Whether you’re a fan or not, whether you’ve even seen it or not, you’ve probably heard of the PBS show “Downton Abbey”. When something’s parodied by Jimmy Fallon and ‘The Simpsons’ you know it’s a pop culture phenomenon.
In early April I received an email from Melanie Webb, event coordinator for the Nanovic Institute for European Studies. They wanted to give a special gift to their outgoing interim director, Don Crafton. They’d come up with the idea to do their own interpretation of “Downton Abbey.” Since the Nanovic Institute is housed in Brownson Hall, the name conveniently worked as “Brownson Abbey”.
After looking closely at the “Downton Abbey” promo image I was confident it was done as separate photos combined after the fact. The lighting was big, soft, and consistent (whew!) and I realized we could utilize our department’s studio in the basement of Grace Hall. The Nanovic staff was all-in on the concept and arranged to borrow early 1900’s period clothing for the shoot.
We shot the individual portraits in an afternoon in our studio. The Nanovic staff had blocked out where each staff person would stand, what direction they would face, and what character or persona each would try to portray. I photographed everyone on a plain white background with the idea that they would be cut out using Photoshop. The basic photography was quite simple, the real work was trying to get the best expression from each of our ‘cast.’I made a quick trip over to Brownson Hall on an evening where the sky was clear and the courtyard was lit with a nice warm light. Conveniently, the Main Building is visible over the top of Brownson Hall, echoing a bit the tower of Highclere Castle, the actual building used as the fictional Downton Abbey.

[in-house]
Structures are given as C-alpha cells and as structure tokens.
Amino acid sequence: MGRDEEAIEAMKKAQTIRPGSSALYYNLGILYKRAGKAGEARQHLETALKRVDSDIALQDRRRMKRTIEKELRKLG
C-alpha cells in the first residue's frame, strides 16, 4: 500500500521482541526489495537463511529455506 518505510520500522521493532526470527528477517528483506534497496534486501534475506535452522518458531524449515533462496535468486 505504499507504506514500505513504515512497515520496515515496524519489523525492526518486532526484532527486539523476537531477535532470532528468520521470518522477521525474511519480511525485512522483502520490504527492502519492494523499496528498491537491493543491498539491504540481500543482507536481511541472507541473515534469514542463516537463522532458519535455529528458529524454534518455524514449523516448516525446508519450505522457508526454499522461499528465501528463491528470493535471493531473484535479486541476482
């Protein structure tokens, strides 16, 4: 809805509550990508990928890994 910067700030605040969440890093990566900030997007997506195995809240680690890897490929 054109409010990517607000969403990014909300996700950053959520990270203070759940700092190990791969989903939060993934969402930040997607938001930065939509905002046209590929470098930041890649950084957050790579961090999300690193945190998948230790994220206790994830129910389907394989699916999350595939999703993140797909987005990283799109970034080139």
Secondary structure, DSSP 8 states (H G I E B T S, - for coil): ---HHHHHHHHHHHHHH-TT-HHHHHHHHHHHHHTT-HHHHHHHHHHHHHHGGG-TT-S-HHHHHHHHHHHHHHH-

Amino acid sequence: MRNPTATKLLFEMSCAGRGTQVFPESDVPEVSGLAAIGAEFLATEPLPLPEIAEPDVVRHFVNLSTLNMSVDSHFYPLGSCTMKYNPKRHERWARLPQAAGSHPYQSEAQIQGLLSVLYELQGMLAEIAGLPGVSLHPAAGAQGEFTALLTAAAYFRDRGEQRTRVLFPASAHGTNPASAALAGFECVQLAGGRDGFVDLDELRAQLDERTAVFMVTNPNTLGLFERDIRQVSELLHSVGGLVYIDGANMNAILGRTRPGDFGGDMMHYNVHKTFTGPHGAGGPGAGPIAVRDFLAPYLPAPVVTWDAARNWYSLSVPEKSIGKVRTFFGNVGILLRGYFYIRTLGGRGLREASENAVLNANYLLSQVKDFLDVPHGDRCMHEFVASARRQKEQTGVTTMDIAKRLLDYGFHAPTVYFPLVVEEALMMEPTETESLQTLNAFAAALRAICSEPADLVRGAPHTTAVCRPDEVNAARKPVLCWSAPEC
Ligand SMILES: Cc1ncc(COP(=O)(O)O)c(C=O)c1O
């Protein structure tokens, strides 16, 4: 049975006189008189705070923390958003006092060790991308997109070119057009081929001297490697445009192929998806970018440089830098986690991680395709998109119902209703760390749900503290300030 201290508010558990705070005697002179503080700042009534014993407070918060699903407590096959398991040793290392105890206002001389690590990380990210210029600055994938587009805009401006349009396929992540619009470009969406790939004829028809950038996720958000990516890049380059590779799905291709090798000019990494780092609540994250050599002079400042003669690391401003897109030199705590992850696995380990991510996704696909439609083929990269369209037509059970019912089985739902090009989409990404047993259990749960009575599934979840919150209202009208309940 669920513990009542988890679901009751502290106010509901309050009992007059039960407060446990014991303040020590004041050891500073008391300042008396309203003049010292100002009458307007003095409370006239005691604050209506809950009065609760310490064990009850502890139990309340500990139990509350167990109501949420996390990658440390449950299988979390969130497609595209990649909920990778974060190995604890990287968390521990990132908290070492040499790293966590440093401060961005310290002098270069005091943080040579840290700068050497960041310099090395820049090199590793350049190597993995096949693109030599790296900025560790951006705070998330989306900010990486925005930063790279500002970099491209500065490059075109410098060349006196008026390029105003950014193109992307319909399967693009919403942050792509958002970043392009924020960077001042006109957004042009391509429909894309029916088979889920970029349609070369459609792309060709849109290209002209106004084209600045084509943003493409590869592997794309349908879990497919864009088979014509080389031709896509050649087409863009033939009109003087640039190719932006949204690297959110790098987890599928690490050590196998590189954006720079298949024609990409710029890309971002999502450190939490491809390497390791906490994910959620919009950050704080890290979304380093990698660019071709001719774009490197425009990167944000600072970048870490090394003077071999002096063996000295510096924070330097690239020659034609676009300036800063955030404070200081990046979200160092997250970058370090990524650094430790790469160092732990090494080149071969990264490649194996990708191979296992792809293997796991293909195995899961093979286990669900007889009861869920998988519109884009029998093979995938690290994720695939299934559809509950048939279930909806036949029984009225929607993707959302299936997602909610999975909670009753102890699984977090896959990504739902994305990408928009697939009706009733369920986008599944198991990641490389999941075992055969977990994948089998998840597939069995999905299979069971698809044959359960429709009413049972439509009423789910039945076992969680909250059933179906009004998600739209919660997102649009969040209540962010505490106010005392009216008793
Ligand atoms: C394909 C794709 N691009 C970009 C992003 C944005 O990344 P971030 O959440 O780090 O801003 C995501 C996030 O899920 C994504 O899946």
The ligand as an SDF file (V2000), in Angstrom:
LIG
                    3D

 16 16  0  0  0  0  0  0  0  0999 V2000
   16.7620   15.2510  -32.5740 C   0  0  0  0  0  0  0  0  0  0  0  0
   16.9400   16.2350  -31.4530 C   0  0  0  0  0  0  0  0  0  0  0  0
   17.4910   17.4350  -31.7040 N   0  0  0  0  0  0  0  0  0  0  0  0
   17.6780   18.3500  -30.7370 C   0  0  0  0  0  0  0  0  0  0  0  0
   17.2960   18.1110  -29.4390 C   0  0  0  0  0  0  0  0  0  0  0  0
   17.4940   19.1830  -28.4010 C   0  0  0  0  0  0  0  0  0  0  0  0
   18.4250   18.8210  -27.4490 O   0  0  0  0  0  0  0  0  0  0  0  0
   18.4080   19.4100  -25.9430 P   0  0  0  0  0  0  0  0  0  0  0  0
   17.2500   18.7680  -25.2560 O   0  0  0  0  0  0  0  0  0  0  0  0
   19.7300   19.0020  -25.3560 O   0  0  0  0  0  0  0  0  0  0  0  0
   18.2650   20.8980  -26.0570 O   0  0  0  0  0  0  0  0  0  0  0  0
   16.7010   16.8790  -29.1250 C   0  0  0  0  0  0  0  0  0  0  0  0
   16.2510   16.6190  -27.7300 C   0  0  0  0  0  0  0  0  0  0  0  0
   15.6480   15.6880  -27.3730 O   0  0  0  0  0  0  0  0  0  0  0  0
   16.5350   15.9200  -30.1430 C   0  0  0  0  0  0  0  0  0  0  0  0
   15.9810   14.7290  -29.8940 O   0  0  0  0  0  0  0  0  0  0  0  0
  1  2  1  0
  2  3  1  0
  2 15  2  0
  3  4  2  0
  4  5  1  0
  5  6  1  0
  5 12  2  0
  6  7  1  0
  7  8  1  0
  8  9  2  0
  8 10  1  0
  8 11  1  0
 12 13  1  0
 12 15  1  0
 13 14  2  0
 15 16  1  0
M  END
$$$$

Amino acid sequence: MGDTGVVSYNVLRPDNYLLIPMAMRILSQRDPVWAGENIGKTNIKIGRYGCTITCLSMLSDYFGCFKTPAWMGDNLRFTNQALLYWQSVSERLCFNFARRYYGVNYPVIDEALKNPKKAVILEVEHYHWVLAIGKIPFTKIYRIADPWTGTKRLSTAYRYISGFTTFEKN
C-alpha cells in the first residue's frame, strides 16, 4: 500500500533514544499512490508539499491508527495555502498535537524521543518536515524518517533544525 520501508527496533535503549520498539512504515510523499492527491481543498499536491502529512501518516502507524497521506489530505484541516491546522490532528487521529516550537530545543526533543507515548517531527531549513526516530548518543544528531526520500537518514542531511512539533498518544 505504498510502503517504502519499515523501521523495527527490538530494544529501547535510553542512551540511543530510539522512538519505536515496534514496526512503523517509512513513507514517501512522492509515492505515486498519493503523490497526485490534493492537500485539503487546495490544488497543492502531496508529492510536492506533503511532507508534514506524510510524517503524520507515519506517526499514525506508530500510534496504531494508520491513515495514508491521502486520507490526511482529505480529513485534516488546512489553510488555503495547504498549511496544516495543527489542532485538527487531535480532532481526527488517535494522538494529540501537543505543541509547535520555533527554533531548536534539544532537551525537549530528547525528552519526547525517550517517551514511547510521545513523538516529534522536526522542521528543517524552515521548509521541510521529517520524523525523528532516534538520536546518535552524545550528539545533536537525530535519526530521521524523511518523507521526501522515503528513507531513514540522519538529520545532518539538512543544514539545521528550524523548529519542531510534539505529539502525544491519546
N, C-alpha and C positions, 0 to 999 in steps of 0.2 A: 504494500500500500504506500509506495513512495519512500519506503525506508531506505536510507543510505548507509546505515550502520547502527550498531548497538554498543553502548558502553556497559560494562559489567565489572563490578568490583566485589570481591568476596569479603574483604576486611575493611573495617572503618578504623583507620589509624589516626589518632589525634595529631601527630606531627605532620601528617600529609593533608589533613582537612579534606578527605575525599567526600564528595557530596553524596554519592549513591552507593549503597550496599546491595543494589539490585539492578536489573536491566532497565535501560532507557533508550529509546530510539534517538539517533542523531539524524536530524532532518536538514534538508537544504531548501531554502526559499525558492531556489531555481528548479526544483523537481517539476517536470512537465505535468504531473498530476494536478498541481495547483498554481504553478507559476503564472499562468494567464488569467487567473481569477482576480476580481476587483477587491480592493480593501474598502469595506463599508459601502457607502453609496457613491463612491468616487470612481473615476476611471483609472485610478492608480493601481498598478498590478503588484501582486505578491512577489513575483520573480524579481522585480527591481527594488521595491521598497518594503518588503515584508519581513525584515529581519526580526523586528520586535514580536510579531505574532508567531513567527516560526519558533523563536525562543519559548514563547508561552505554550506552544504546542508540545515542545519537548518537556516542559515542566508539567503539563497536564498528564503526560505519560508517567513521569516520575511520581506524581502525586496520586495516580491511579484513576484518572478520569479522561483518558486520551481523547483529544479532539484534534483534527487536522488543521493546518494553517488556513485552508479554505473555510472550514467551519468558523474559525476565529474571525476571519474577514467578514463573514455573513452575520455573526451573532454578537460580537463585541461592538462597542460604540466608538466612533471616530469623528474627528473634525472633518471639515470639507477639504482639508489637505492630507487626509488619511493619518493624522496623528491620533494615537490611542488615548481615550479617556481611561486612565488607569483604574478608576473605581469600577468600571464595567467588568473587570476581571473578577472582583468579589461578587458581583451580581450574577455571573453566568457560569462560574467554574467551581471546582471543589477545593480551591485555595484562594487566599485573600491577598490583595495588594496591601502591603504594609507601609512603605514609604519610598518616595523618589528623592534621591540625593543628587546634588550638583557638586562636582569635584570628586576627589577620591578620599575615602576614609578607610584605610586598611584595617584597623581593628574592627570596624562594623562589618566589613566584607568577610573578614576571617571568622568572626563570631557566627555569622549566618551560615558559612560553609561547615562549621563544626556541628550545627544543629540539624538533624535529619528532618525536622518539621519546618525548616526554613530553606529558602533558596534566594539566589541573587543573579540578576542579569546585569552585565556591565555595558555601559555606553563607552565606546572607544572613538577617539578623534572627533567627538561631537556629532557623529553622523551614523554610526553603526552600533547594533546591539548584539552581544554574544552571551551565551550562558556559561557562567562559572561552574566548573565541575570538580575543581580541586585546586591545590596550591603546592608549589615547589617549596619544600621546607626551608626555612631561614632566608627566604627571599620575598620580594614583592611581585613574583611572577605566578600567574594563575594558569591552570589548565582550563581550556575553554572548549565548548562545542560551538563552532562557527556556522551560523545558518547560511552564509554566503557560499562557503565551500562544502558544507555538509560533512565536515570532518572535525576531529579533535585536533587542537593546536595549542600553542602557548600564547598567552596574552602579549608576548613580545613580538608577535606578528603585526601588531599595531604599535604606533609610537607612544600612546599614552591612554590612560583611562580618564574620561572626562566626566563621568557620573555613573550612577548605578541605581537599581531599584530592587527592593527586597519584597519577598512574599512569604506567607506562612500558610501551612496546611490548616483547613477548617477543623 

Then the real work began!
Each person needed to be cut out of the studio background and placed onto the image of the Brownson Hall courtyard. If you are familiar with Photoshop, you’ll understand that the Quick Selection Tool is your friend in this situation. Most…of…the…time. After, uh…painstakingly…touching up some of the finer details we had 7 people ready to be placed and sized in our background.
The Nanovic Institute staff came up with the credits and logos at the bottom in the style of a Hollywood movie poster, (They were even kind enough to make me “director of photography.”) and had a few winks with some inside jokes for the pull-quotes from the “critics” at the top.
And finally, voila! The Nanovic assistant directors and coordinators were now lords and ladies.
The poster was well-received by all and was a fun project to work on. I don’t normally do compositing in Photoshop so it was a good stretch of my own skills, not to mention a great way to utilize our studio. But the most important element of the project was the enthusiasm of the Nanovic staff. They were willing to take the time and more importantly make the effort to be in character and I think that really comes through in the final result.